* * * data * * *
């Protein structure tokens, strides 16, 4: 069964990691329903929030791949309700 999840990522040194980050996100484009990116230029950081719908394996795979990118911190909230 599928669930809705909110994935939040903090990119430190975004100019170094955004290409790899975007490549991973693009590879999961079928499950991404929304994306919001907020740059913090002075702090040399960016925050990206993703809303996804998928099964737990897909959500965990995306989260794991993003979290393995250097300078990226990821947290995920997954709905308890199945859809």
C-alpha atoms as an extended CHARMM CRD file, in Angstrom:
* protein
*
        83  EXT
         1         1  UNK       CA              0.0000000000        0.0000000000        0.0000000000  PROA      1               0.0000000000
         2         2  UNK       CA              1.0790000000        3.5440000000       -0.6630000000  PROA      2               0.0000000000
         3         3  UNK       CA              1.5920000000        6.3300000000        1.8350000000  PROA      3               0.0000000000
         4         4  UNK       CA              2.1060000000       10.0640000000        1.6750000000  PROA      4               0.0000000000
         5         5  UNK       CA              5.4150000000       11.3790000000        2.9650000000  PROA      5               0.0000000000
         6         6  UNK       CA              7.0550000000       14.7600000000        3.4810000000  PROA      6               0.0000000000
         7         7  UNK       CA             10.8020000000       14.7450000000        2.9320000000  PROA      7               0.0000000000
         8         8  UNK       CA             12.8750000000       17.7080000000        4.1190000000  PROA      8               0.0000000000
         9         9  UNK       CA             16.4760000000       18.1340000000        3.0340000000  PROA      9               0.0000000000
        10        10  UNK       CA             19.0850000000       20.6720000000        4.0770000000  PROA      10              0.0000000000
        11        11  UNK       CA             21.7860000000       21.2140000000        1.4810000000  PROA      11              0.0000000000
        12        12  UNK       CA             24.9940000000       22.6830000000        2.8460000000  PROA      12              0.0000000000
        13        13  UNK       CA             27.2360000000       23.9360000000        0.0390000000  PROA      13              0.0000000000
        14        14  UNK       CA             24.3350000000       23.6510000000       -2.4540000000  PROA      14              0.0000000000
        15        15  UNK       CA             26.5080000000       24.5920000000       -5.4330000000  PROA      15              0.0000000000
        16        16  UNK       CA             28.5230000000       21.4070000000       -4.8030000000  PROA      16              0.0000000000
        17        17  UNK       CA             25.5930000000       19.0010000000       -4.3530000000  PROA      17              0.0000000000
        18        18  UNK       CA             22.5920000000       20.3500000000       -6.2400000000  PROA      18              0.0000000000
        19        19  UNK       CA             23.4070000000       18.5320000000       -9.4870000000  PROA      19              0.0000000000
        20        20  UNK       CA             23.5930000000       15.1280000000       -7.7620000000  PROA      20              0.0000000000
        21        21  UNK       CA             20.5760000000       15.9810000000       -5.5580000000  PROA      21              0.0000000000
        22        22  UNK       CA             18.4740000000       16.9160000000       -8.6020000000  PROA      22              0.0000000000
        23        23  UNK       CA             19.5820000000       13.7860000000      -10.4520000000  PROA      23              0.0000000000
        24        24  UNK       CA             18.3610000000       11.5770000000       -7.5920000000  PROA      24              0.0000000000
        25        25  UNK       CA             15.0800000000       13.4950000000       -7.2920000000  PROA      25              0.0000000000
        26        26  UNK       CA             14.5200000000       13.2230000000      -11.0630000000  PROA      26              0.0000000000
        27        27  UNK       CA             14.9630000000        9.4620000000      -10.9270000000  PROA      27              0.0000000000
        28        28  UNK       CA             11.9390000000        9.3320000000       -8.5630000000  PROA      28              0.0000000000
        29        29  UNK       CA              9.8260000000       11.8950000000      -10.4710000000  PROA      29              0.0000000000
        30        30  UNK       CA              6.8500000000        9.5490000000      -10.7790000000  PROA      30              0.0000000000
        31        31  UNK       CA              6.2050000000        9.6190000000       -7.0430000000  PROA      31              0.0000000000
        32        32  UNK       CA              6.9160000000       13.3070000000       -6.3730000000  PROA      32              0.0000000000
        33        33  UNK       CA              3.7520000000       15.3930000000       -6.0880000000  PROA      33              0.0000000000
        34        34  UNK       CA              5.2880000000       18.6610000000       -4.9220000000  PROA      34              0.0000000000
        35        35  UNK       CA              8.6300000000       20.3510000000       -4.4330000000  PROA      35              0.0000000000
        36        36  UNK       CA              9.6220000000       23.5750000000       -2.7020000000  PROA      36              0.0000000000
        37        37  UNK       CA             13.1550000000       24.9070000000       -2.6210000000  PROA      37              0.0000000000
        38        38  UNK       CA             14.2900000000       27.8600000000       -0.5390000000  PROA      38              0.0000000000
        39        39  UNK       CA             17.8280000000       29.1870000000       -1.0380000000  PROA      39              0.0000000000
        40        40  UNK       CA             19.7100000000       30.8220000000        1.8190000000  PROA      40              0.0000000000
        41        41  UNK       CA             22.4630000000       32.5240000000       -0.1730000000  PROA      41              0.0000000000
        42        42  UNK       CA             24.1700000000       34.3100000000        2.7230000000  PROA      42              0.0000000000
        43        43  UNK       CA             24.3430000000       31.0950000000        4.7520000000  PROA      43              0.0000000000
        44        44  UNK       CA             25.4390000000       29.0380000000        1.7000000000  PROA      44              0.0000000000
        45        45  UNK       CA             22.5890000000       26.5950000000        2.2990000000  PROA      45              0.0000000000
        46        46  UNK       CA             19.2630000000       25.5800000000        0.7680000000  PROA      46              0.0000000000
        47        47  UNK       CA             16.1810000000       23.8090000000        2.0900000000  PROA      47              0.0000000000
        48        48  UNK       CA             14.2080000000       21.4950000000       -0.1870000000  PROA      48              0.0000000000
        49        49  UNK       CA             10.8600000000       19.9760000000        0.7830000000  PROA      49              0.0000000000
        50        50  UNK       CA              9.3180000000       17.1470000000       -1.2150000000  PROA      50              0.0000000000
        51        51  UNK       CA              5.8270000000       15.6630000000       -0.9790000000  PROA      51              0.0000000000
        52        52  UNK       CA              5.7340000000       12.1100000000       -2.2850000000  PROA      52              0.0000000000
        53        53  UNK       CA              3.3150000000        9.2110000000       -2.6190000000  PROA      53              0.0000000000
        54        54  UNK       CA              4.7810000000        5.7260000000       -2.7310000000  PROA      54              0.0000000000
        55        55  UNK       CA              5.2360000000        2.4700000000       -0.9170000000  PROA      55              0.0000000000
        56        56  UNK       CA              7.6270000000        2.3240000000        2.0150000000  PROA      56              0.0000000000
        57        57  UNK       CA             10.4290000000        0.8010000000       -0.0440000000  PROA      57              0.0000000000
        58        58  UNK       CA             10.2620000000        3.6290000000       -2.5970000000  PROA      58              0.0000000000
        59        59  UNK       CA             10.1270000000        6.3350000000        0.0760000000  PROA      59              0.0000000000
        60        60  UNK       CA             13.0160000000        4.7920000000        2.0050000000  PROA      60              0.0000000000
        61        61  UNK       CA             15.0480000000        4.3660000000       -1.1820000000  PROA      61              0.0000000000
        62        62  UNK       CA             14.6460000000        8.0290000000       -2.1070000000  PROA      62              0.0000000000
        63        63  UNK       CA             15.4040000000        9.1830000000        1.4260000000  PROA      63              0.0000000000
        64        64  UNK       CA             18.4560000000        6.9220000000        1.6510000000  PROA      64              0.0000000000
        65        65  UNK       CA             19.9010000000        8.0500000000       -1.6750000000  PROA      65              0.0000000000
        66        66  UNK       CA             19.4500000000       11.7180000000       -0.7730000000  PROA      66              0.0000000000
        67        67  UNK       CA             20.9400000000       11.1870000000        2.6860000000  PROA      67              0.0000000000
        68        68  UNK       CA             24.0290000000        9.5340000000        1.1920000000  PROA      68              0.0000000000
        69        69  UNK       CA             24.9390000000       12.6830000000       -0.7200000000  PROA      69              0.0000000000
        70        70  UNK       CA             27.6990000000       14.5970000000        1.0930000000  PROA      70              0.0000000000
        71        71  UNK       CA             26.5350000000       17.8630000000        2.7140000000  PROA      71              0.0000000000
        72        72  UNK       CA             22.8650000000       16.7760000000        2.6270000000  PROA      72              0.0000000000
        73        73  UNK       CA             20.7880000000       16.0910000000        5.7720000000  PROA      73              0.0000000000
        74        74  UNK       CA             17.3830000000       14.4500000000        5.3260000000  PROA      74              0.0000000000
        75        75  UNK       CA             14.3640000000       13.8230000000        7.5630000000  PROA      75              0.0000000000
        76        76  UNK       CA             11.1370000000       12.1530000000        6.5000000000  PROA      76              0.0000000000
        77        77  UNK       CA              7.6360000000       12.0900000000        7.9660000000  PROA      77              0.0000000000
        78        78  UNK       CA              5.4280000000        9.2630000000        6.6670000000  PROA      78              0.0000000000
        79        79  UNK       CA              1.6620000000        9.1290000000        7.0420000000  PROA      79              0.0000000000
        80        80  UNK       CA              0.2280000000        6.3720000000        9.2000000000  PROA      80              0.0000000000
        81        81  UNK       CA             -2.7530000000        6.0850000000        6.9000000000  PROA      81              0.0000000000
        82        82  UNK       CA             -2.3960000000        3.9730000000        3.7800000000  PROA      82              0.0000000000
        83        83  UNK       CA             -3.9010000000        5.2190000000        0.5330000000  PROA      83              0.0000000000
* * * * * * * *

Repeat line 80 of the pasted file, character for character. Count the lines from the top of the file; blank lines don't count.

        75        75  UNK       CA             14.3640000000       13.8230000000        7.5630000000  PROA      75              0.0000000000